And how would you feel about someone who did?
The case of Kelley Williams-Bolar – who served nine days in jail for falsifying documents to enroll her children in a wealthier and safer school district – has sparked more reactions than a Rorschach test.Supporters are outraged that an Ohio county prosecuted and convicted this low-income single mom, whom some see as a modern-day Rosa Parks, challenging an unfair system through a type of civil disobedience.
School-choice advocates want to make her their poster mom.
Critics see her as a poor role model, repeatedly lying and "stealing" an education from a district where she didn't pay taxes.
The case has tapped into debates about educational equity, as schools are funded largely through widely varying local tax bases, says Piet Van Lier, an education researcher at Policy Matters Ohio in Cleveland.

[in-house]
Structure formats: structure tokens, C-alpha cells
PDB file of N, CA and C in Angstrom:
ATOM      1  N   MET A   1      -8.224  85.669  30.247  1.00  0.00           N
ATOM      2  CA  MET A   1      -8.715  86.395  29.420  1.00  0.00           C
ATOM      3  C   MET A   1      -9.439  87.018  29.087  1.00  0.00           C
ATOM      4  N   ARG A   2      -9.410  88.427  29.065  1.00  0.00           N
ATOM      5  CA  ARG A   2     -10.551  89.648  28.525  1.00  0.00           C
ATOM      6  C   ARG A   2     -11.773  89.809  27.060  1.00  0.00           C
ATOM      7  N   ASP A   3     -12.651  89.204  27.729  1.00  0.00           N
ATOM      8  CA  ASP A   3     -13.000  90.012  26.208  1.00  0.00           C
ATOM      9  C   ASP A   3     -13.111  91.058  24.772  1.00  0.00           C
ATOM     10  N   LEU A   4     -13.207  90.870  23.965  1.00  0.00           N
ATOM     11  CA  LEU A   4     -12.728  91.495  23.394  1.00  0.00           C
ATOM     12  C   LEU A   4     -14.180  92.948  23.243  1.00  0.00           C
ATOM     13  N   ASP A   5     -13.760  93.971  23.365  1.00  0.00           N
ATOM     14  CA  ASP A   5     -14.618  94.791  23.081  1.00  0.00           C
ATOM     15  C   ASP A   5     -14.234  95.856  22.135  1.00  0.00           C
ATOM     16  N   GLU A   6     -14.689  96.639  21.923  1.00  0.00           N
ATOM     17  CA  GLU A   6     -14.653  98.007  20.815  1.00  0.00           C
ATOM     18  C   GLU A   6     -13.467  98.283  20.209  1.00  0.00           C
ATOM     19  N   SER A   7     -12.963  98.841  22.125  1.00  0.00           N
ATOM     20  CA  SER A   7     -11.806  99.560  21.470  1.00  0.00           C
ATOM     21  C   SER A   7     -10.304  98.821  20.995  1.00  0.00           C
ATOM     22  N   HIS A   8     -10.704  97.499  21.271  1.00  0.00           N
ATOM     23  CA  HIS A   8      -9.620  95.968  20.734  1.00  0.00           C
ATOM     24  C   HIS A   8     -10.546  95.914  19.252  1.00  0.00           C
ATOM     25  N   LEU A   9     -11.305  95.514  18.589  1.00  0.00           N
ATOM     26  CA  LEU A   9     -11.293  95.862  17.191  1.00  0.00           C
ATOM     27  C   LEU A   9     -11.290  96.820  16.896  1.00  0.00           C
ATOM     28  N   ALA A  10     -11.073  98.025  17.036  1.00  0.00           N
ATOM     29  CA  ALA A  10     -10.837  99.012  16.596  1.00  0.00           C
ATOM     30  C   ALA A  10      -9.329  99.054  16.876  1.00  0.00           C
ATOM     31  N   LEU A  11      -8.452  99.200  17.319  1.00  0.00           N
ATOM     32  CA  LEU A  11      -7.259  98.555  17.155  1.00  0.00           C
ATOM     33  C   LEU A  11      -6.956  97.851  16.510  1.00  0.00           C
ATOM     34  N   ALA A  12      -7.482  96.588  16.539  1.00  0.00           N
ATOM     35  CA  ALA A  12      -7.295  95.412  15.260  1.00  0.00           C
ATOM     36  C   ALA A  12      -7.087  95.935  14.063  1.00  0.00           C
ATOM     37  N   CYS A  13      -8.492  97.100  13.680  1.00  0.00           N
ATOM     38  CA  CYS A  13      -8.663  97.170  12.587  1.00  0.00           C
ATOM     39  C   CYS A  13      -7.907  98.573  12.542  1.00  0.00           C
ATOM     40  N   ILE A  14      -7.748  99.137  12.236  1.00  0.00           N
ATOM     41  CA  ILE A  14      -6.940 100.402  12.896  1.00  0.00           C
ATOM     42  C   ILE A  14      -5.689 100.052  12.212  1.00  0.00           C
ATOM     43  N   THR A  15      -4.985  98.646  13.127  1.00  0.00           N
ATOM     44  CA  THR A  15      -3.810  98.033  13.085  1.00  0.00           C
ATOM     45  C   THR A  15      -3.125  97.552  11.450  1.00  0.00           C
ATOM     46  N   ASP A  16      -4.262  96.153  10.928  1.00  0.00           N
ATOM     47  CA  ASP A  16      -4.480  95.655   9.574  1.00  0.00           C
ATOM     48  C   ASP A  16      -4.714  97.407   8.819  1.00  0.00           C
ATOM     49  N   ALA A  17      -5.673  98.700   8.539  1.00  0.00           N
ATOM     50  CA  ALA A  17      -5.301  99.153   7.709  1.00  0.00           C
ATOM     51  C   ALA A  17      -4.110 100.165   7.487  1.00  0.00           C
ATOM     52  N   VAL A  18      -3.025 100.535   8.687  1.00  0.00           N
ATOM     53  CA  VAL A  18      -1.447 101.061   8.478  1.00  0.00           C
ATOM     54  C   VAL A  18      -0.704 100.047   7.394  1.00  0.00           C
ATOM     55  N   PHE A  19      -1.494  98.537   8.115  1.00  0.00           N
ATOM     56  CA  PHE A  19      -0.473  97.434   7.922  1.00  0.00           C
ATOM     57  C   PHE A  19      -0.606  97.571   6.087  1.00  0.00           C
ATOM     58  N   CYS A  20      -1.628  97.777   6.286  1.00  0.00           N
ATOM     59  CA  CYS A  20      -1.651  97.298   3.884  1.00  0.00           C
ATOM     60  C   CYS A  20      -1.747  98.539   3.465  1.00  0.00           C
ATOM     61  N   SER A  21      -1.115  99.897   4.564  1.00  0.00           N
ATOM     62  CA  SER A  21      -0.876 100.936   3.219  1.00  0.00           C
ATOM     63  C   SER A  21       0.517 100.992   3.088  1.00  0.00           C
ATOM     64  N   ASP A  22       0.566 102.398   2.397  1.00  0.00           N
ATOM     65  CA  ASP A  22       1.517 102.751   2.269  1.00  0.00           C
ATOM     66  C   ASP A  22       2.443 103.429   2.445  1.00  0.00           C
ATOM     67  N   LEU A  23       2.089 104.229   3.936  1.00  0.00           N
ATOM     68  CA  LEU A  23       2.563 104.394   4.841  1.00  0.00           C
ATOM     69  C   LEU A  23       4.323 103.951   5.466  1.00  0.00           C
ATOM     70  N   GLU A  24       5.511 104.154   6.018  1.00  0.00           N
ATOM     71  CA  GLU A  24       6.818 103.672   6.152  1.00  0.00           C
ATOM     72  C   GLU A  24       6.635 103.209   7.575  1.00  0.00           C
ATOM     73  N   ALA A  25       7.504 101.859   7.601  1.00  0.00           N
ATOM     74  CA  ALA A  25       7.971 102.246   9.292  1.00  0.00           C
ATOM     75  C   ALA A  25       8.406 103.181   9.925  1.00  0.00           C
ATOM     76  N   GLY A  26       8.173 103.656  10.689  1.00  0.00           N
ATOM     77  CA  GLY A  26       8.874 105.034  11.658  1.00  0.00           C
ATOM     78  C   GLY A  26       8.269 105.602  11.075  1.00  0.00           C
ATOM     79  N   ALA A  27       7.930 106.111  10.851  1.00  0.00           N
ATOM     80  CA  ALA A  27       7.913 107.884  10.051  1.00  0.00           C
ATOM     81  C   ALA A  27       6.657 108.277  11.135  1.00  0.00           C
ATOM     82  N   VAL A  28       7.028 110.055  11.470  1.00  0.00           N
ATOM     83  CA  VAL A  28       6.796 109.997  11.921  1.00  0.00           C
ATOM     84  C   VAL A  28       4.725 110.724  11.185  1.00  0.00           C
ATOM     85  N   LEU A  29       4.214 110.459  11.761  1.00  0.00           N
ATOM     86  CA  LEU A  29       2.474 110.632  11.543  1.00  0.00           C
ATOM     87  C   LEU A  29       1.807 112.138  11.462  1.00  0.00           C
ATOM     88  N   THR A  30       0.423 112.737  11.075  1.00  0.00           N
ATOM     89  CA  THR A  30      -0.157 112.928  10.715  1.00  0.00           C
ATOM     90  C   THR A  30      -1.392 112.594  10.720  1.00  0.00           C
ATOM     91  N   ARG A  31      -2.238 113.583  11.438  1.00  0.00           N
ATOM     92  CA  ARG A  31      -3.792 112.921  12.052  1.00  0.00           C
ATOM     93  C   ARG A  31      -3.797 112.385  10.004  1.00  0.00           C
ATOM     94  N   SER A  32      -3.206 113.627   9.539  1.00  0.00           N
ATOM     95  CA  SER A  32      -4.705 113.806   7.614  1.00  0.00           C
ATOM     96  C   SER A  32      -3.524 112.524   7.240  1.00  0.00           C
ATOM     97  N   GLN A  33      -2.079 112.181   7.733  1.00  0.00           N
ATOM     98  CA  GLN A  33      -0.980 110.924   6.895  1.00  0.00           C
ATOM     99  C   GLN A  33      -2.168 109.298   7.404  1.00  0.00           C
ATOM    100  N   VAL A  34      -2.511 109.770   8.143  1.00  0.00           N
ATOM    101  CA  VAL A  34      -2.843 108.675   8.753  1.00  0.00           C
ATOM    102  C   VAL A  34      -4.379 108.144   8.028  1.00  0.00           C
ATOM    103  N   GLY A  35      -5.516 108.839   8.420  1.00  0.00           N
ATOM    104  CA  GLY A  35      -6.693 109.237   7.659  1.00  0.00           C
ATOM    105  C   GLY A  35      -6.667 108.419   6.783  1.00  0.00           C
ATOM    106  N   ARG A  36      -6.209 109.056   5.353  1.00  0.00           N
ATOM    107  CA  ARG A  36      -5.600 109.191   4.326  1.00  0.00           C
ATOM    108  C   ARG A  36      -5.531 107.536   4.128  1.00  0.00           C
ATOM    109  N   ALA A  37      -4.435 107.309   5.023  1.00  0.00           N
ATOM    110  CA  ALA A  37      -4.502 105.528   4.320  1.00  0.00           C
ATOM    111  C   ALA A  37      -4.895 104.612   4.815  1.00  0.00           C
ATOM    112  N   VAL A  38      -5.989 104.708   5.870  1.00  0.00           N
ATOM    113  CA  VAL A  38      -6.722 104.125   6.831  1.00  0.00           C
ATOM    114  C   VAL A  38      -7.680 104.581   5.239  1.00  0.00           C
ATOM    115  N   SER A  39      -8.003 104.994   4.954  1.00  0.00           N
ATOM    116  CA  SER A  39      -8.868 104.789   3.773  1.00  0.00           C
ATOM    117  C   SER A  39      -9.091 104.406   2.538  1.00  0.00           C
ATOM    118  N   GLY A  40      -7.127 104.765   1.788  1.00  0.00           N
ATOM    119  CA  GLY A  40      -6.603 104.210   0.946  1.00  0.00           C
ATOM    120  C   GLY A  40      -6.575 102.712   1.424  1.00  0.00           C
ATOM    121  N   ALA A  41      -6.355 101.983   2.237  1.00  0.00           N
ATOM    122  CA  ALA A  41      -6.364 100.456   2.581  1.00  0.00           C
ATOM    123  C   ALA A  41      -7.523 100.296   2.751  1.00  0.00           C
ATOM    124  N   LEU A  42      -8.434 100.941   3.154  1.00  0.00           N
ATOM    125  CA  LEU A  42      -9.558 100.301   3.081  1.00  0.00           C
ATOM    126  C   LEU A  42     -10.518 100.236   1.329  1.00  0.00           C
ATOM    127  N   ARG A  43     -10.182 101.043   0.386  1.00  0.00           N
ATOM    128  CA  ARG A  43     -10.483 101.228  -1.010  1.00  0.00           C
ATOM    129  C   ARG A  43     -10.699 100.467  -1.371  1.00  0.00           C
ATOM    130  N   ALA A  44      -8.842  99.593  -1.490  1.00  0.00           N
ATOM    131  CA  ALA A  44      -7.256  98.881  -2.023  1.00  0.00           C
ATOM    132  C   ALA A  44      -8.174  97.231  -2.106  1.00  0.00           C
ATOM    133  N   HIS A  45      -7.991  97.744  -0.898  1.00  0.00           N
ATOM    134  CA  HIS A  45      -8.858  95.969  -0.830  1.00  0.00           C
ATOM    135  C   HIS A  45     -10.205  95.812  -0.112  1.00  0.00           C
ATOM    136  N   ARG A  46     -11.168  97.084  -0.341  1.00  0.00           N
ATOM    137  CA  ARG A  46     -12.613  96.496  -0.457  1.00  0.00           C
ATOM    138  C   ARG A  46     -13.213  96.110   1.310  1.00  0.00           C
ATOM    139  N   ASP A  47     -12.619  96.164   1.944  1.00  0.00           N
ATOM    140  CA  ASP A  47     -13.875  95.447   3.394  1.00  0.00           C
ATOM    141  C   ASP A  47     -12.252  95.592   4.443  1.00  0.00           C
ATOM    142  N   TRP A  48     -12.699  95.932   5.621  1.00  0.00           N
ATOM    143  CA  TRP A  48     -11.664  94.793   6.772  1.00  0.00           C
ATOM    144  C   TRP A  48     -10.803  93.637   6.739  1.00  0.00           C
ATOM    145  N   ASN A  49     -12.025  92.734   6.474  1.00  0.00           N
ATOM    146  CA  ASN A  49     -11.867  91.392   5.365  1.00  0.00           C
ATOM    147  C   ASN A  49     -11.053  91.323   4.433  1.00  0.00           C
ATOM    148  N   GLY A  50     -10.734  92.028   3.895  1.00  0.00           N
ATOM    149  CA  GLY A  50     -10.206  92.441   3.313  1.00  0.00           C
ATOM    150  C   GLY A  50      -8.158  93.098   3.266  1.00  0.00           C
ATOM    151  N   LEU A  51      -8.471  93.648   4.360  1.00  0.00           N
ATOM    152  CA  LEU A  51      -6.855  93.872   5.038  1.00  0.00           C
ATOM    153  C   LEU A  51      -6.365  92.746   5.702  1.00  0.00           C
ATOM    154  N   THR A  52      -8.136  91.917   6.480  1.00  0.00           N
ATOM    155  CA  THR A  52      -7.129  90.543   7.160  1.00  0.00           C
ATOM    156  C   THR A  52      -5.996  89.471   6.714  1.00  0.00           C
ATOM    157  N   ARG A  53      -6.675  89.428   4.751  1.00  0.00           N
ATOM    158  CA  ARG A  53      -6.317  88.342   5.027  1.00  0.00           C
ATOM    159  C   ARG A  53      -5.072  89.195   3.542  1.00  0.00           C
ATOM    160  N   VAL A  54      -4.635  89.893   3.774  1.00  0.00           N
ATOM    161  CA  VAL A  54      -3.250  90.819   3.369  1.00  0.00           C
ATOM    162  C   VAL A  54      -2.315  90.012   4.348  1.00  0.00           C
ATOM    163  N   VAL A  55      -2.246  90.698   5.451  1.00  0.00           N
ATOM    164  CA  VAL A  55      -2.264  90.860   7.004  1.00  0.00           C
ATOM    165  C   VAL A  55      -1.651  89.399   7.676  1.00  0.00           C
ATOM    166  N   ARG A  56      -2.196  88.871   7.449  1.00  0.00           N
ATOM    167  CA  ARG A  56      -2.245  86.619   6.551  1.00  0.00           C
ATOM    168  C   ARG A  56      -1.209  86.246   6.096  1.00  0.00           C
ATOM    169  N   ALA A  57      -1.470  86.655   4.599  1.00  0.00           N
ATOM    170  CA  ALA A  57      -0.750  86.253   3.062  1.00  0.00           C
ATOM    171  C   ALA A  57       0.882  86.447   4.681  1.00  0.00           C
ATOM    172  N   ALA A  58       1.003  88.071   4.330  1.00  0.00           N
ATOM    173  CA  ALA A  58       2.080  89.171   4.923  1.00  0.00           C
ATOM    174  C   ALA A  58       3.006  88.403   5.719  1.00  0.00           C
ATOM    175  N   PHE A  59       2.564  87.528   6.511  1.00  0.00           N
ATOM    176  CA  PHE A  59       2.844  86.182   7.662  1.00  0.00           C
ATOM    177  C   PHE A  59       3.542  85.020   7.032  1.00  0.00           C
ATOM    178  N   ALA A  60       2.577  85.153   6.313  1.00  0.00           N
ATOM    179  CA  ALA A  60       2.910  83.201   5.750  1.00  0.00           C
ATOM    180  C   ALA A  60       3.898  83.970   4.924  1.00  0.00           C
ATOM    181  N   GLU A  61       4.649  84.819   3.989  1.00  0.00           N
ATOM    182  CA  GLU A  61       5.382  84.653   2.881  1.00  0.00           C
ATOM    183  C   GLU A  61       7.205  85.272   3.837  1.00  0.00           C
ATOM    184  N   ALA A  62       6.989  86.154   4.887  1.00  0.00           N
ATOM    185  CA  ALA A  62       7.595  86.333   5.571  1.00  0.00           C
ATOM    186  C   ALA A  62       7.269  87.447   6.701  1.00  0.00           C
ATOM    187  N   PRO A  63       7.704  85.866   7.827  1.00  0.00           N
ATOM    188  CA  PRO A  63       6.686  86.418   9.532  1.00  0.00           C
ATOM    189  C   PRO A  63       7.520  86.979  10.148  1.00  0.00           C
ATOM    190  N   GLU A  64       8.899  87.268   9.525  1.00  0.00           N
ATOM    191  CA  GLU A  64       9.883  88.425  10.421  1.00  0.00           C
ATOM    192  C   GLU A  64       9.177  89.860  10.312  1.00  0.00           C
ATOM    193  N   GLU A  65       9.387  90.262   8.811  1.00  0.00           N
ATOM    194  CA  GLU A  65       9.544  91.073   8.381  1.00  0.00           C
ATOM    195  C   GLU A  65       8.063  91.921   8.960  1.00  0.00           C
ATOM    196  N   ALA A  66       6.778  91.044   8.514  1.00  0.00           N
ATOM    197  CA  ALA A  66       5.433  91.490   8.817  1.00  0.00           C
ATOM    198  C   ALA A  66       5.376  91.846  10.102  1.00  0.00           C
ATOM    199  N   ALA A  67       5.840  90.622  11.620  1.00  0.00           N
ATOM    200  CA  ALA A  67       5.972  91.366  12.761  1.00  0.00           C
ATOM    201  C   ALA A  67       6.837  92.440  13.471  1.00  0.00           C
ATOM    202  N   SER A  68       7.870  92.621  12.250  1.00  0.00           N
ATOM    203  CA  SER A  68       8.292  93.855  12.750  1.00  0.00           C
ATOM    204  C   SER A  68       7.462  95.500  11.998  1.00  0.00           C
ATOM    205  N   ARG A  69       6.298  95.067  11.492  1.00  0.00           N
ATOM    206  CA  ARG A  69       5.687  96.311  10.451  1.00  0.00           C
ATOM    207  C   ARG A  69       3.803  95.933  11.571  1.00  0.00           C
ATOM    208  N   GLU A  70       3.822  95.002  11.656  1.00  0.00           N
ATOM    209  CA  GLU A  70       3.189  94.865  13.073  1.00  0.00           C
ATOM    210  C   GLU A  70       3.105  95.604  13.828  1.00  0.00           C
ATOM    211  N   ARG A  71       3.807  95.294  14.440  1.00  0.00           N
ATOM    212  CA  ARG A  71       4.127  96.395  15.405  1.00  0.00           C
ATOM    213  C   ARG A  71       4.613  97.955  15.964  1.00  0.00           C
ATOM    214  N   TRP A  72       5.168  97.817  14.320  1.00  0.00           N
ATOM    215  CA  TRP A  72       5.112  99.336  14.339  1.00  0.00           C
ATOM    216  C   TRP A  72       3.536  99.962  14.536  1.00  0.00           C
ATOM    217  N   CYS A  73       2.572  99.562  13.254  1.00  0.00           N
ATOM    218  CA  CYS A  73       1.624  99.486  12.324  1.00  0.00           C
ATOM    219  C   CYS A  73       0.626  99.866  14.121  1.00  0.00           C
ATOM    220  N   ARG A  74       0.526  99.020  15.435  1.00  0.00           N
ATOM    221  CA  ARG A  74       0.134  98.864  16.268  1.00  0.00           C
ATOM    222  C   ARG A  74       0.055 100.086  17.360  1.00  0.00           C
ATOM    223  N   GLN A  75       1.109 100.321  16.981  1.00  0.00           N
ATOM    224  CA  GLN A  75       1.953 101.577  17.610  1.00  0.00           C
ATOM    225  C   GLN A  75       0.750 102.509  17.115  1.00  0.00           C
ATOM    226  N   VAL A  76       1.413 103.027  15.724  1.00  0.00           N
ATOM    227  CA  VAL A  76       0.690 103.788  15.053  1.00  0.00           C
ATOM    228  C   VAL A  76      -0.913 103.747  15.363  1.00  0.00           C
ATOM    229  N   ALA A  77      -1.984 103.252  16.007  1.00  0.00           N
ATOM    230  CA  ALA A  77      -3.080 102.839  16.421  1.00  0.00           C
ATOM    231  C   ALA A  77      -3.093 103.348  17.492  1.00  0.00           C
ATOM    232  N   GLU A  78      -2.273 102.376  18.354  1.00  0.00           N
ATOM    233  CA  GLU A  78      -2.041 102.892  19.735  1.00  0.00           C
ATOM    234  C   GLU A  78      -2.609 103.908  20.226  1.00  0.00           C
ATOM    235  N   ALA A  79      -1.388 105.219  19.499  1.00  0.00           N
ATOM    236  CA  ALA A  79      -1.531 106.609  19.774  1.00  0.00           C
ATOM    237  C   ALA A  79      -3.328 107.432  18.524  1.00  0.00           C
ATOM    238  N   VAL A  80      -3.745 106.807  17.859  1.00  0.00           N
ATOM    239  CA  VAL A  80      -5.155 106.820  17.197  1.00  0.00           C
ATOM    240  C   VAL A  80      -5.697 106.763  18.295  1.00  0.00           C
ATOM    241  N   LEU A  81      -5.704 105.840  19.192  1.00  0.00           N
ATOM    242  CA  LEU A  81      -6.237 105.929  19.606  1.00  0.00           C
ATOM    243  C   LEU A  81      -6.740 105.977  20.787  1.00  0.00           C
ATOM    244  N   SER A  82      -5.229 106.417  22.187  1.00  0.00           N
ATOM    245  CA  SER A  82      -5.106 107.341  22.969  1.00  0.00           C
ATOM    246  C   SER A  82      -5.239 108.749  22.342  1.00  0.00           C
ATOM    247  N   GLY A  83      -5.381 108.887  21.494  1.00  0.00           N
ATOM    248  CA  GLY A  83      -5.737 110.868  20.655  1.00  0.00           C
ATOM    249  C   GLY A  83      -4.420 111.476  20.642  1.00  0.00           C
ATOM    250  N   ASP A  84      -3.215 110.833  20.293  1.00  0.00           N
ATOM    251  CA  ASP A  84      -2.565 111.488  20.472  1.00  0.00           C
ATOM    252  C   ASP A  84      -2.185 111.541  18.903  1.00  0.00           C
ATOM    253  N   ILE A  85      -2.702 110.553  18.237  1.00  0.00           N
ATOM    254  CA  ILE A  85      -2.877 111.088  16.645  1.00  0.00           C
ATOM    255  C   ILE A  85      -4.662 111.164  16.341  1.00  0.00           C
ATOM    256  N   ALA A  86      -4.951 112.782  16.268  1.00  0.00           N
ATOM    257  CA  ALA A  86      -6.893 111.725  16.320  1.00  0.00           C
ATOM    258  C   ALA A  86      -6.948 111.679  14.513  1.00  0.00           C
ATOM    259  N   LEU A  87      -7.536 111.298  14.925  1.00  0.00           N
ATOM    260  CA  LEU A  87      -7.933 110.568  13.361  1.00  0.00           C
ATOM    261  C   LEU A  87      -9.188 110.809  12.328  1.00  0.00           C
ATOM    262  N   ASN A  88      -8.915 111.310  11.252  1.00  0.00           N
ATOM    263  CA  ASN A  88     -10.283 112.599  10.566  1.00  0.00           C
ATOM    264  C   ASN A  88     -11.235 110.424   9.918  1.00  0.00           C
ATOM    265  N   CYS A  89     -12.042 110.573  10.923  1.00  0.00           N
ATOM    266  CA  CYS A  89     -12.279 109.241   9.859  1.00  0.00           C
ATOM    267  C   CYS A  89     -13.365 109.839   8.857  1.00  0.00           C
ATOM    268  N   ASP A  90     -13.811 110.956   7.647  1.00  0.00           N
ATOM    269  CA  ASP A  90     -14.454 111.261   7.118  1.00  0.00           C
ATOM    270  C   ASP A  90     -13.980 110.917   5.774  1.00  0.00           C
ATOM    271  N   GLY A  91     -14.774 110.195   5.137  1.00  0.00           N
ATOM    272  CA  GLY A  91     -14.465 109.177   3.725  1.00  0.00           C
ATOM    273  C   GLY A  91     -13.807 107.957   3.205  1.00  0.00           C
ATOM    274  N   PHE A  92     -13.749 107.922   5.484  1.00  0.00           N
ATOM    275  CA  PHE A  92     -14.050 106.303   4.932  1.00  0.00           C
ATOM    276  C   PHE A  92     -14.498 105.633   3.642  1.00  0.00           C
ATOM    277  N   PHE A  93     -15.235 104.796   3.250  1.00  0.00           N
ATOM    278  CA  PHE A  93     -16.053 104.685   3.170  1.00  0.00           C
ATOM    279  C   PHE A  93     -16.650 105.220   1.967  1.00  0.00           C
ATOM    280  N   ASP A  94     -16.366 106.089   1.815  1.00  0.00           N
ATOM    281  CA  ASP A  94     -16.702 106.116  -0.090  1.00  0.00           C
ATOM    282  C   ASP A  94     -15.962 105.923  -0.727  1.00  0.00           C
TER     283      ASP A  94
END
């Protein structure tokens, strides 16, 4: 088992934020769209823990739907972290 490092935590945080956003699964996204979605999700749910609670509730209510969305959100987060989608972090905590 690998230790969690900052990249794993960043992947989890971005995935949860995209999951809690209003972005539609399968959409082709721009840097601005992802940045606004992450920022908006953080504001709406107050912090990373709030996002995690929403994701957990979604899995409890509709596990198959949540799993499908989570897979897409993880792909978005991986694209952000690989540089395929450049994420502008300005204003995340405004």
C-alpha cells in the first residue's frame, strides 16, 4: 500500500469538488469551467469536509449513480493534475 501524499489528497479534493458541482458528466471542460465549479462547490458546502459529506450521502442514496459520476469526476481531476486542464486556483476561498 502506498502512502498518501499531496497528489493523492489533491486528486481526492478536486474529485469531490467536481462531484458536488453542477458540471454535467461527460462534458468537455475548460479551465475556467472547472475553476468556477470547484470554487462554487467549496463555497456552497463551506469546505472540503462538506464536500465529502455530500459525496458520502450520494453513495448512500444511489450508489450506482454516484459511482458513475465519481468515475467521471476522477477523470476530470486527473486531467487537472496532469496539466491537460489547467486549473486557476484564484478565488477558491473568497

For Ms. Williams-Bolar's supporters, the punishment doesn't fit the crime. "We see it as a grave injustice that she was prosecuted and convicted of two felonies which could destroy her life, for what at most should have been a civil court dispute," says David Singleton, executive director of the Ohio Justice & Policy Center in Cincinnati, which is providing legal counsel for a possible appeal.
NOTE: Many wealthier school districts in Michigan also do not participate in schools of choice or severely restrict the numbers of children from neighboring districts who are allowed to attend their district.